Blagraves House, The Bank, Barnard Castle, County Durham - Restaurant review
PUBLISHED: 00:09 15 February 2010 | UPDATED: 15:38 20 February 2013
BY SUE CAMPBELL<br/>Chef Ken Marley says it's like owning a little bit of history. Blagraves House in Barnard Castle sits halfway down The Bank, a steep road leading from the famous circular butter market
Blagraves House, 30-32 The Bank, Barnard Castle. Telephone 01833 637668
It's a Grade 1 listed building, with parts of it 500 years old. Ken smiles when I ask if it takes a lot of upkeep. 'I get asked that a lot. Actually, it's the newer stuff that needs maintenance. The structure is very solid - the walls and foundations don't really need touching.'
Blagraves is the oldest house in the town. It takes its name from the family who lived there in the 17th century and there is a crested ceiling on the first floor - above where we dined - with a panel dated 1672 and the initial WIB, commemorating a family wedding. Ken, who acts as head chef, and his wife, Elizabeth, who makes wonderful desserts (more of that later), fell in love with Blagraves and bought it 20 years ago.
It maintains a refined atmosphere - low beams, impressive stone fireplaces, soft lighting and a relaxed and unhurried feel. We entered through a wooden doorway into a fairly small, warm and plushly-furnished room, where we had an aperitif and chose our meal in front of a comforting fire.We were brought an appetiser, a wild nettle and Cotherstone cheese tartlet.
What a wonderful and unexpected way to start the meal - and delicious. The menu wasn't extensive - six starter dishes and six mains on the a la carte, and four of each on the fixed priced (24.95), which includes dessert and is available Tuesday to Friday. But they were excellent and varied selections, which only goes to show you don't need a menu with scores of dishes to provide good choice. Starter choices included terrine of lamb with lavender jelly (doesn't that sound good?), oysters, a salmon and a Stilton mousse, duck breast and two kinds of soup.
We were taken up to the intimate first floor dining room to eat. The restaurant only has 24 covers, but can sometime turn over more, and the room is elegant and restful, with another of those huge open fireplaces.
I ate off the a la carte menu and for a starter, went for a tartlet of crab (one of my favourite foods) with a thermidor sauce.When it came, I thought it looked a bit substantial, and wondered if I would finish it. However, one bite quickly lead to another and before I knew it, it was gone. The subtlety of the taste of the crab and the gentle crunch of the pastry was heaven.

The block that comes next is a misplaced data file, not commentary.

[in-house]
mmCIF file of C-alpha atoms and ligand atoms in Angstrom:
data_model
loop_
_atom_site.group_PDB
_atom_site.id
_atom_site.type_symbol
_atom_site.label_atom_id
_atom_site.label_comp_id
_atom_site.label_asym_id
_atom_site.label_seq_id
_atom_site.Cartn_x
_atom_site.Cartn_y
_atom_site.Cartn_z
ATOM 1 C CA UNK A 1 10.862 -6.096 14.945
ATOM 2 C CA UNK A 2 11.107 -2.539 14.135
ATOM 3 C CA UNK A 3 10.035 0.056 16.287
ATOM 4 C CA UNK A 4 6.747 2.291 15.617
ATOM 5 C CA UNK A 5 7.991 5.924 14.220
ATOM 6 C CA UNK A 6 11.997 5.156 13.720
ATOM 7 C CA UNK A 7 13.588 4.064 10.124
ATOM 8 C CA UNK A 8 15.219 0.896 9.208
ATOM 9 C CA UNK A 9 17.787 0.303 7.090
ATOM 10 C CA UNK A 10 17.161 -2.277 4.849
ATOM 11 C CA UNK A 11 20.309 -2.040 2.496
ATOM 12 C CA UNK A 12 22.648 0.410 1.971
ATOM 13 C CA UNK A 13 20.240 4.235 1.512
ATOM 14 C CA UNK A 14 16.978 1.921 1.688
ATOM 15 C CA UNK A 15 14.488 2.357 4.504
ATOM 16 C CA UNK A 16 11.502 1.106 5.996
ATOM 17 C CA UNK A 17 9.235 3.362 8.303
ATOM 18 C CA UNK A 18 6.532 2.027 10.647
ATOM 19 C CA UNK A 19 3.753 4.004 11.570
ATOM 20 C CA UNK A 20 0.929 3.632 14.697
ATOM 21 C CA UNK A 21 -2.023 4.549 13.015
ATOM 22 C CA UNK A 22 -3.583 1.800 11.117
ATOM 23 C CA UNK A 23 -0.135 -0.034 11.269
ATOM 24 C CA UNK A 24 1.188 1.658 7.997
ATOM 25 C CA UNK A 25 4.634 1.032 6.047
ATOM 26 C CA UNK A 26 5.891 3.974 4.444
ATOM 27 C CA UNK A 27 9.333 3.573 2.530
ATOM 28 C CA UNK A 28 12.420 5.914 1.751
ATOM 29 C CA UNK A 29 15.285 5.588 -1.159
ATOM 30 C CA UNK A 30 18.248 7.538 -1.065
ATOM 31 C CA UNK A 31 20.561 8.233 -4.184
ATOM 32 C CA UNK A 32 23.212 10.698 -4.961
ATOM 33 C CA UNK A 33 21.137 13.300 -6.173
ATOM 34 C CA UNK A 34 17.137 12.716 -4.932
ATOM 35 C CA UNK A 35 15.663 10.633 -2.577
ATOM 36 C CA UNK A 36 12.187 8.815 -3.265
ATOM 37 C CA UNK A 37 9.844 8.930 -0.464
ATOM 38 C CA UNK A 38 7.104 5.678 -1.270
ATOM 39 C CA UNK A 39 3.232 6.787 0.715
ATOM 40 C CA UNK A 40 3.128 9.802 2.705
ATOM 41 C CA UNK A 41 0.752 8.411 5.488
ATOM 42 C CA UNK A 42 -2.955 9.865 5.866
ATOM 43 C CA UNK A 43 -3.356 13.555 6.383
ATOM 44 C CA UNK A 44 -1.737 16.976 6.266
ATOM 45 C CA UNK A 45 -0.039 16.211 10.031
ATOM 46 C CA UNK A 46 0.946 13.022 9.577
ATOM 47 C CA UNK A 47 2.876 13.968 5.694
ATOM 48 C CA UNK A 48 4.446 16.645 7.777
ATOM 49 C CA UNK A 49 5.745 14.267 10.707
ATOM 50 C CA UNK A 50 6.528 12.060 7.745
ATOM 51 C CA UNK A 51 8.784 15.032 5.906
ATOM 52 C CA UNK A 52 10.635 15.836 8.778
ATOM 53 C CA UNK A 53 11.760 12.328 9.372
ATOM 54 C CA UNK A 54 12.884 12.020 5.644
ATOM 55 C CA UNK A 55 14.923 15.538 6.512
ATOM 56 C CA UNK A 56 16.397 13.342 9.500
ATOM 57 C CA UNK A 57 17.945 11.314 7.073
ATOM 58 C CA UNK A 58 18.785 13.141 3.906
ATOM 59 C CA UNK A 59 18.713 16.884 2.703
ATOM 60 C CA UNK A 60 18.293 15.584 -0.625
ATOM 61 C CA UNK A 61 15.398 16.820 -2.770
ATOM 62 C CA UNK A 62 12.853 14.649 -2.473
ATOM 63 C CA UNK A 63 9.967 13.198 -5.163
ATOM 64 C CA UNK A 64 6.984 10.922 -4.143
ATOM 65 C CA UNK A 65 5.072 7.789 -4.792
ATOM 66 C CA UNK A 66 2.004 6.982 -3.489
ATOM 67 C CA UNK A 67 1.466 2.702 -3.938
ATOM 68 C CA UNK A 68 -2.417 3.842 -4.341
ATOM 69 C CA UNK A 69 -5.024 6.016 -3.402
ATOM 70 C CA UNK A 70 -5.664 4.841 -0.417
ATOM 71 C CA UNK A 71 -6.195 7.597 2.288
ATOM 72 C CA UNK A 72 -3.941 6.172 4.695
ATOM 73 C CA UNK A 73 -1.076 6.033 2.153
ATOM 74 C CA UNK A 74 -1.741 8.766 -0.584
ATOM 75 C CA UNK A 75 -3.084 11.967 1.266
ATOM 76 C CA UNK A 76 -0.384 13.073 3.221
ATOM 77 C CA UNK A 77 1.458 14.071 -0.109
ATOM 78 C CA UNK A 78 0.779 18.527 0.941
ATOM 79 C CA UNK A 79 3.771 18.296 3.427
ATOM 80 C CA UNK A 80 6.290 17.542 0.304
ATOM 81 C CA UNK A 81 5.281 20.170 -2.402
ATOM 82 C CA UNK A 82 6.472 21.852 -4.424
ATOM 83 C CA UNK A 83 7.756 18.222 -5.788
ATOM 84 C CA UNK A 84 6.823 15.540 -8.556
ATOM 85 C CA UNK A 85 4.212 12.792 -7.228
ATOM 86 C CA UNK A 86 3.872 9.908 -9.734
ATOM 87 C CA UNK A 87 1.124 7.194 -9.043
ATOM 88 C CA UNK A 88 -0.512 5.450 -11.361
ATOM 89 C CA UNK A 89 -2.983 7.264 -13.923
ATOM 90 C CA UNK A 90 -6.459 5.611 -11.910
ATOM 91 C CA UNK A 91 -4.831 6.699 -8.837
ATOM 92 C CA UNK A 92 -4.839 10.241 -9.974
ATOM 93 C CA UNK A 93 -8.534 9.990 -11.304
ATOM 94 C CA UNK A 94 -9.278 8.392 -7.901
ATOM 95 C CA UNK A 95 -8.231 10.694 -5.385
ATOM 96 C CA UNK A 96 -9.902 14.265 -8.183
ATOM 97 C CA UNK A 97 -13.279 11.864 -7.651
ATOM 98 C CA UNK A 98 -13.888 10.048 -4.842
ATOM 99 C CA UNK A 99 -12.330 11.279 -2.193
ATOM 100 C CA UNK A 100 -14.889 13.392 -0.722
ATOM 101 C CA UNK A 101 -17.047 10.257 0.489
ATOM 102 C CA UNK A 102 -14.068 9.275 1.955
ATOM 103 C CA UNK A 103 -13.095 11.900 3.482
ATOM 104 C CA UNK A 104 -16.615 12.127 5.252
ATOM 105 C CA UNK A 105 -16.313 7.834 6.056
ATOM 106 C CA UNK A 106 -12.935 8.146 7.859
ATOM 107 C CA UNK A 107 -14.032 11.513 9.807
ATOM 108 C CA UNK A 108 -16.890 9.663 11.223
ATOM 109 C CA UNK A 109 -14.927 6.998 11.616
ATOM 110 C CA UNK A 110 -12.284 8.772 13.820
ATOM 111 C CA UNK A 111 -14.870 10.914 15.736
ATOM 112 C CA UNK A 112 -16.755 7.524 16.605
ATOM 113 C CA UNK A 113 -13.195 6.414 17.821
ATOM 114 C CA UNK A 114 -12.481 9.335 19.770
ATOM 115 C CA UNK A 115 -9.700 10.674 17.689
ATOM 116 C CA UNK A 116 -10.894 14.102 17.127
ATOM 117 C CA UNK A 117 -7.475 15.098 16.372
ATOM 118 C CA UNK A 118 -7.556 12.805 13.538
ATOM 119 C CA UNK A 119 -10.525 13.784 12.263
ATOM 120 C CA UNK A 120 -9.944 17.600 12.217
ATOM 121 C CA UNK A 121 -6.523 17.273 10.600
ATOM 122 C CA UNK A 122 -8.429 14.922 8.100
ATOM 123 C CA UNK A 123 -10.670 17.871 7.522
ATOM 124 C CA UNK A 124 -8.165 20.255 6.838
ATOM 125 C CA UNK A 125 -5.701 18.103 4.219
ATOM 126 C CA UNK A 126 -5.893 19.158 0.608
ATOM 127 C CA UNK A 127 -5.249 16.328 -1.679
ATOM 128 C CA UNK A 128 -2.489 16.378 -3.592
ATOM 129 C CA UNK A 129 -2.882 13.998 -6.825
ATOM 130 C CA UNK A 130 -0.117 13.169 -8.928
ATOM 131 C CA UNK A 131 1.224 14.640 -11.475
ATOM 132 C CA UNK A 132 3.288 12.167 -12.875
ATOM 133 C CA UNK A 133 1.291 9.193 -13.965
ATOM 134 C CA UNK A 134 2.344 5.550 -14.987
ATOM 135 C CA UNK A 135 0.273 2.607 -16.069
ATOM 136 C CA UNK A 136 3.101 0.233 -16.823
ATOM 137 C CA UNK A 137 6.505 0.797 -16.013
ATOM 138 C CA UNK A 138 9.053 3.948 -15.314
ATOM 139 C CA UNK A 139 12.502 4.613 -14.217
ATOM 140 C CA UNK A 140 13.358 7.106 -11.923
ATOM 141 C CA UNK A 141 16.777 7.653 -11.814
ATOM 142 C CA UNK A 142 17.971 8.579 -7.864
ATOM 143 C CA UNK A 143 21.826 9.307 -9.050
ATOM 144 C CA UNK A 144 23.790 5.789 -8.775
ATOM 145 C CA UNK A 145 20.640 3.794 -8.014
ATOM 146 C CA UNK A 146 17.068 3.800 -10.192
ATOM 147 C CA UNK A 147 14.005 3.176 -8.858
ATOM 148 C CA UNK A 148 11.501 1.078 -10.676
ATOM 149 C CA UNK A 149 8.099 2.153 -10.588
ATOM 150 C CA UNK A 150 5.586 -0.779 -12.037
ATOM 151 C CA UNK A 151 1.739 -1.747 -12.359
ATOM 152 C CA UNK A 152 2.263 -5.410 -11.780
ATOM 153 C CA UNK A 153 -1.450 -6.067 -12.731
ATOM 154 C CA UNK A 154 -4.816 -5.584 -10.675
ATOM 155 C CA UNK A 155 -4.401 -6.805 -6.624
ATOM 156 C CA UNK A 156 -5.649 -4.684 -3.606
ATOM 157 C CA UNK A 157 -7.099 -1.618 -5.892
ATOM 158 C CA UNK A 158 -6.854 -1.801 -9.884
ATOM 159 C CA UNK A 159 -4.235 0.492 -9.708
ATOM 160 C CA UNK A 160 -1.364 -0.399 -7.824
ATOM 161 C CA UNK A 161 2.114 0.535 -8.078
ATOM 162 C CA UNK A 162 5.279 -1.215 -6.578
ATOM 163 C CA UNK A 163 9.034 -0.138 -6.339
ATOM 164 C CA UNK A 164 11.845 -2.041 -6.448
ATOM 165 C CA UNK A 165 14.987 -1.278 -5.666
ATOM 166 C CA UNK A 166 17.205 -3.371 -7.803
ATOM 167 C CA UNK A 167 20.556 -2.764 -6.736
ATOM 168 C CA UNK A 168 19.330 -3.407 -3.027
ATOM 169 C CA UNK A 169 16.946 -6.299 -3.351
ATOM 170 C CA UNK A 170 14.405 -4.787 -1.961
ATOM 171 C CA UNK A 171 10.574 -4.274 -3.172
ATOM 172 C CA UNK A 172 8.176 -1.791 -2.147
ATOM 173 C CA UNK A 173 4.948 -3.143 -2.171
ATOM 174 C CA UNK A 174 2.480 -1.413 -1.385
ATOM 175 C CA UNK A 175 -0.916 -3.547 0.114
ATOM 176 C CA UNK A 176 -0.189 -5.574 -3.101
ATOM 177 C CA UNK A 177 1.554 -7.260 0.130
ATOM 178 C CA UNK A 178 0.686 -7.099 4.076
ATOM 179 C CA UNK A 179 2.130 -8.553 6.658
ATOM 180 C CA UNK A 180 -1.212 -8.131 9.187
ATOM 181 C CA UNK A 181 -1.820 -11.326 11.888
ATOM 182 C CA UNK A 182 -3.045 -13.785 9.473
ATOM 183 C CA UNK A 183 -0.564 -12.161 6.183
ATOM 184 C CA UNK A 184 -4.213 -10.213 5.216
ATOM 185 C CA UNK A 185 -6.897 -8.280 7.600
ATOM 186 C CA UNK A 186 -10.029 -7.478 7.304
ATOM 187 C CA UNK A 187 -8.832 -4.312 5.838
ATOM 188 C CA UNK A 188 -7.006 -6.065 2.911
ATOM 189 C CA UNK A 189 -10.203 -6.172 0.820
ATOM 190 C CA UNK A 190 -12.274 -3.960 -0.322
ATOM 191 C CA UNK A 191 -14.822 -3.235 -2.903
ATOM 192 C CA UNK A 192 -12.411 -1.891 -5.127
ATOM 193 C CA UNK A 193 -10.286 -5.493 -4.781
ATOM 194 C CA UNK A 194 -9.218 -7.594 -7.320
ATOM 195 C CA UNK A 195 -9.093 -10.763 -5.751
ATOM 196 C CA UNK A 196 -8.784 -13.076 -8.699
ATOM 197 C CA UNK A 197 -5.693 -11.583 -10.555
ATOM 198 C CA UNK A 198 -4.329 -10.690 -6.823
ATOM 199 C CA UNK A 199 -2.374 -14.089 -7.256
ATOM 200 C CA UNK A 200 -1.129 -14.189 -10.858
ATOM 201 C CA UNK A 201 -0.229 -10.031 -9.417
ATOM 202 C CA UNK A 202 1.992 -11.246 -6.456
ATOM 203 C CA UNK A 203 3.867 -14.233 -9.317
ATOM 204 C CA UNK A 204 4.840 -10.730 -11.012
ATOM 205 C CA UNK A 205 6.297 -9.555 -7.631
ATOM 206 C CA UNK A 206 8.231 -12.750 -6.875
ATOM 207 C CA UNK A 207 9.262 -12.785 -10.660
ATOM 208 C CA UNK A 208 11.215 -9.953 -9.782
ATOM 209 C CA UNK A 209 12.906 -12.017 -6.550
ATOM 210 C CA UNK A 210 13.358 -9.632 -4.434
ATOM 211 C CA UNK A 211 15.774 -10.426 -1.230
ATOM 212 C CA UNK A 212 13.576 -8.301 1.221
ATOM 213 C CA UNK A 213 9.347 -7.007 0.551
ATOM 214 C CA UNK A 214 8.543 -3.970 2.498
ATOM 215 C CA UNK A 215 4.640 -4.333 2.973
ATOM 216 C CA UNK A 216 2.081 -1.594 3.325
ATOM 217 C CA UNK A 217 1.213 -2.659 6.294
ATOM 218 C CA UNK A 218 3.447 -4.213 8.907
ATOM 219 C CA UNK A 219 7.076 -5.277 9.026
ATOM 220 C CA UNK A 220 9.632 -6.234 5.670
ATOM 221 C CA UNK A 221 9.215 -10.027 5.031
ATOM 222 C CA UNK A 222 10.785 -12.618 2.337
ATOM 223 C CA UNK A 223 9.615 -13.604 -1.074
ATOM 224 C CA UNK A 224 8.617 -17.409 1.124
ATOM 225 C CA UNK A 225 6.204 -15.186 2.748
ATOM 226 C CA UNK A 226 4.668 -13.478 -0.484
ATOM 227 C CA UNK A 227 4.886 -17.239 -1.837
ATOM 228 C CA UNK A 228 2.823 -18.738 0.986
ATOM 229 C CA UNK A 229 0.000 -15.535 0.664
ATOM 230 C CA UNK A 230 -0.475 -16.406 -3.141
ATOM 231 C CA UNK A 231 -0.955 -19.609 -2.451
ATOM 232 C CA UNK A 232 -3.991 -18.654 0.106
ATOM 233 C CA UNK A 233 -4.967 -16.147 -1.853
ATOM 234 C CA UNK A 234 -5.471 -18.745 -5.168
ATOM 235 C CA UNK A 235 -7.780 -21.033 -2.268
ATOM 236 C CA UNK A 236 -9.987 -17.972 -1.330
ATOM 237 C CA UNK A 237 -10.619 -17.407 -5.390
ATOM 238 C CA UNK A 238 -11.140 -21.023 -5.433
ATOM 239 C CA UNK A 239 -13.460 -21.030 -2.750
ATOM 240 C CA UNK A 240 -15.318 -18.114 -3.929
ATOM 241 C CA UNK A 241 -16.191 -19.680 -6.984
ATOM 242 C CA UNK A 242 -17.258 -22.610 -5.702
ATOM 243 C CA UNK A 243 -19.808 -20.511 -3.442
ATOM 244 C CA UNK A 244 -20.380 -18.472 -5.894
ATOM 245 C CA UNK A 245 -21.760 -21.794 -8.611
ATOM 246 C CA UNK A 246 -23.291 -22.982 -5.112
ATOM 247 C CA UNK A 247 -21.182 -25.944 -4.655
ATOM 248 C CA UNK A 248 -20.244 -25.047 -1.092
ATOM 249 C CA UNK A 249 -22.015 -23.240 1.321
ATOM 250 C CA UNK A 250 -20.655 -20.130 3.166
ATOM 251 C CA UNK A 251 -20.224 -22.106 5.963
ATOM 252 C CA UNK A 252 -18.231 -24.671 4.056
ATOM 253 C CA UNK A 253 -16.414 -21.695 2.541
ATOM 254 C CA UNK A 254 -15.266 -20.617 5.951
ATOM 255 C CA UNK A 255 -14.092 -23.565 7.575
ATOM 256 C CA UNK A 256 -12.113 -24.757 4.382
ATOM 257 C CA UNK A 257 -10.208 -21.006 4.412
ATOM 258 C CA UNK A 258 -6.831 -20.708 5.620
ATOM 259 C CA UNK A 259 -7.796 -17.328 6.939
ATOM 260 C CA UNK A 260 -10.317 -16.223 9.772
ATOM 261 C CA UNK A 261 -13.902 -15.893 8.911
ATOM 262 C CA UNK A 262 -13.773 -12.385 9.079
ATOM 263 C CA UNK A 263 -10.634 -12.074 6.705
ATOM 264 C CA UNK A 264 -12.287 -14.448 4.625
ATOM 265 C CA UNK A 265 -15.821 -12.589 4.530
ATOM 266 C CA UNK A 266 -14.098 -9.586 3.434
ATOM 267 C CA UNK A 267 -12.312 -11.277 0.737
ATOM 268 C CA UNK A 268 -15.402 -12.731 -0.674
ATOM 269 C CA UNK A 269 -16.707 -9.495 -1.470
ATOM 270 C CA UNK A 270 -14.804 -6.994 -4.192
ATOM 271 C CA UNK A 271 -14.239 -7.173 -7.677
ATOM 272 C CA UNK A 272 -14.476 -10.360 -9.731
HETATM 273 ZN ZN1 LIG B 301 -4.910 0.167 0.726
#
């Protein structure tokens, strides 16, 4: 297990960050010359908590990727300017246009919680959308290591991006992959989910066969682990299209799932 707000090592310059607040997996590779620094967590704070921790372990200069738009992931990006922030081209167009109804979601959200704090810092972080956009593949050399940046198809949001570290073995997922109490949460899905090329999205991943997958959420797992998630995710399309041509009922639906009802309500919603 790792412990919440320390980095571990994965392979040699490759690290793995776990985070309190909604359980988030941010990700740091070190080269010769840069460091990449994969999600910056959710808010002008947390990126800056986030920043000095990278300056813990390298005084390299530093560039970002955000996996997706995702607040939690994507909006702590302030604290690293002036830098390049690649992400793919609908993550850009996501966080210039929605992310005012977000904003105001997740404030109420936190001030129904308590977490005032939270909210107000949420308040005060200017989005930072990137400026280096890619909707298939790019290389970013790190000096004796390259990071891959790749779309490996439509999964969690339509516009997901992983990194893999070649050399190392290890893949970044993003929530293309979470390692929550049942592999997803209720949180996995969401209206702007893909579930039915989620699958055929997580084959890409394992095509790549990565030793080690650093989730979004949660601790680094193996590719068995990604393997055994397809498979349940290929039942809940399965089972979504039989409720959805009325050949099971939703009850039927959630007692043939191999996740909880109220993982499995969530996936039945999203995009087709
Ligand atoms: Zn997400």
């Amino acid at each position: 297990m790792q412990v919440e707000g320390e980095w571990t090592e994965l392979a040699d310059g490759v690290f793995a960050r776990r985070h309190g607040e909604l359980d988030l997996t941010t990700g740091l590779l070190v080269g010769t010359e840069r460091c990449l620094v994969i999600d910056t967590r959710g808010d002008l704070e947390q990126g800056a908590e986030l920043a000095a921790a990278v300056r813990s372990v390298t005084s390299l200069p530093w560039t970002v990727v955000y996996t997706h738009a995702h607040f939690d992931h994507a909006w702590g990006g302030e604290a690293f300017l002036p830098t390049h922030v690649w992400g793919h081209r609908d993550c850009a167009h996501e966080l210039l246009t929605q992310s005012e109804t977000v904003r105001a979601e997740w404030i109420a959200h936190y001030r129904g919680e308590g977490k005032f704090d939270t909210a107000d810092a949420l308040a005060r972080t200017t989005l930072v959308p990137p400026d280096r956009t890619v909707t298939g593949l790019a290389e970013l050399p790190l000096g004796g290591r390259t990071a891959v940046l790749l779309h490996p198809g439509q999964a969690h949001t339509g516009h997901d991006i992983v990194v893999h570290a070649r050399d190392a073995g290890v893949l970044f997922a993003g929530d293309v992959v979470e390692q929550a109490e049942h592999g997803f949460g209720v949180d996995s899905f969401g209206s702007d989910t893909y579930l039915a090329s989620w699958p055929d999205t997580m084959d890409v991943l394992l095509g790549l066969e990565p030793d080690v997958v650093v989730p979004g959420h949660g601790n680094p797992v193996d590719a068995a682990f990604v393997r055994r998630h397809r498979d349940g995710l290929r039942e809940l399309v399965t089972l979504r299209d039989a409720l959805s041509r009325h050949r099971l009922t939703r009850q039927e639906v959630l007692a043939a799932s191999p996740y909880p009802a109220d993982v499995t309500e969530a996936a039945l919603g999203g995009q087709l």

My dinner partner declared the sauted mushrooms with cream and Cognac, from the set price menu, equally more-ish and also cleared his plate with alacrity.
The two waiting staff gave us a few moments to relax before bringing the main course. Hilary has been at Blagraves for 10 years and Helen for a year, and they are an example to all waiters - attentive, but not intrusive, pleasant but not familiar, knowledgeable and efficient.What a pleasure.
Despite there being just 10 dishes to choose from, the main courses all looked so good it was hard to plump for just one. There was sea bass, salmon and cod, individual beef Wellington, chicken breast cooked two different ways, and two vegetarian options, with red pepper and asparagus. I chose a dish from the a la carte that I find a lot of restaurants can get very wrong - lambs' kidneys, which are easily over-cooked. However, I found those presented to me at Blagraves just right. Slightly pink, in a Dijon mustard sauce - very tasty. The only minor criticism is that there were so many of them, I hardly made an impression despite a valiant effort.
My dinner partner chose braised shoulder of lamb from the set menu with rosemary and garlic, which he said was extremely tender and flavoursome - and which he easily finished. Both meals were accompanied by a selection of vegetables - cauliflower, carrot, a rather nice ratatouille, and new potatoes. Very acceptable, without being adventurous.
The choice of desserts was mouth-watering - chocolate torte, raspberry brule and lemon posset among them, and there was also a cheese board. But I went for ginger pudding with lemon and ginger sauce and vanilla ice cream. And it didn't disappoint - a deep, dark ginger and the light lemon combined wonderfully - I'd recommend it to anyone.
My dinner partner's apple and raspberry tart with crumble topping and vanilla sauce got an equally enthusiastic approval rating. As well as making the desserts, Elizabeth also makes her own ice cream. If Ken hadn't have married her, I'm sure she'd have been snapped up by someone else...
We accompanied the meal with a good Muscadet de Sevre et Maine, at a very good price of 16.50 a bottle, and from what looked like a comprehensive wine list.
Relaxing for a moment after service, Ken said he'd worked and travelled quite a bit as a chef - from Leeds to Switzerland - before making Barnard Castle his home, and describes his delicious food as 'modern British'.
'We like to use as much local produce as we can and we have an allotment in the town and a herb garden. Everything is cooked from first principals and it's important to have a balanced menu.' Ken and Elizabeth live 'over the shop' and says they still get a buzz out of living in and owning a building steeped in such history. It also has a banqueting hall which seats just 40 and vaulted cellars, in which it is said there is a (now inaccessible) passageway to either nearby Eggleston Abbey or the castle itself.
It is said that in 1648 Oliver Cromwell once dined here on 'burnt wine and oat cakes'.We ate a bit better than that - and at 75.95 for the meal we probably laid out a bit more too. However, for a little bit of North East history, that's not a bad price to pay.